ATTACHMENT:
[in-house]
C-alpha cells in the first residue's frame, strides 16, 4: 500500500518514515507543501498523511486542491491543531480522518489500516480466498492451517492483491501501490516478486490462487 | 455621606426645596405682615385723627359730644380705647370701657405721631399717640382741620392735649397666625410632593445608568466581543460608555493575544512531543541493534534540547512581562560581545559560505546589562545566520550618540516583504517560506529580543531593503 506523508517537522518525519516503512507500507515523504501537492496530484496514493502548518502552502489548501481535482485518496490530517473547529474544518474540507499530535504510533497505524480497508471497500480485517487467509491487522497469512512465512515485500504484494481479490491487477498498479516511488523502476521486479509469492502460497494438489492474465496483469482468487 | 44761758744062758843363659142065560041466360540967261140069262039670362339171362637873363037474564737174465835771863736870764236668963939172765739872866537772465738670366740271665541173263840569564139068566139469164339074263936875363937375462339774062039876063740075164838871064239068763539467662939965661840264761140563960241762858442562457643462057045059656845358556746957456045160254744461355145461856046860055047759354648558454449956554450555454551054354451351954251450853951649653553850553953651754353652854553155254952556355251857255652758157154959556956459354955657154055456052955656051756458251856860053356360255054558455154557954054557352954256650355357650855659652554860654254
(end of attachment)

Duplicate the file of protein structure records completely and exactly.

[in-house]
C-alpha cells in the first residue's frame, strides 16, 4: 500500500518514515507543501498523511486542491491543531480522518489500516480466498492451517492483491501501490516478486490462487 | 455621606426645596405682615385723627359730644380705647370701657405721631399717640382741620392735649397666625410632593445608568466581543460608555493575544512531543541493534534540547512581562560581545559560505546589562545566520550618540516583504517560506529580543531593503 506523508517537522518525519516503512507500507515523504501537492496530484496514493502548518502552502489548501481535482485518496490530517473547529474544518474540507499530535504510533497505524480497508471497500480485517487467509491487522497469512512465512515485500504484494481479490491487477498498479516511488523502476521486479509469492502460497494438489492474465496483469482468487 | 44761758744062758843363659142065560041466360540967261140069262039670362339171362637873363037474564737174465835771863736870764236668963939172765739872866537772465738670366740271665541173263840569564139068566139469164339074263936875363937375462339774062039876063740075164838871064239068763539467662939965661840264761140563960241762858442562457643462057045059656845358556746957456045160254744461355145461856046860055047759354648558454449956554450555454551054354451351954251450853951649653553850553953651754353652854553155254952556355251857255652758157154959556956459354955657154055456052955656051756458251856860053356360255054558455154557954054557352954256650355357650855659652554860654254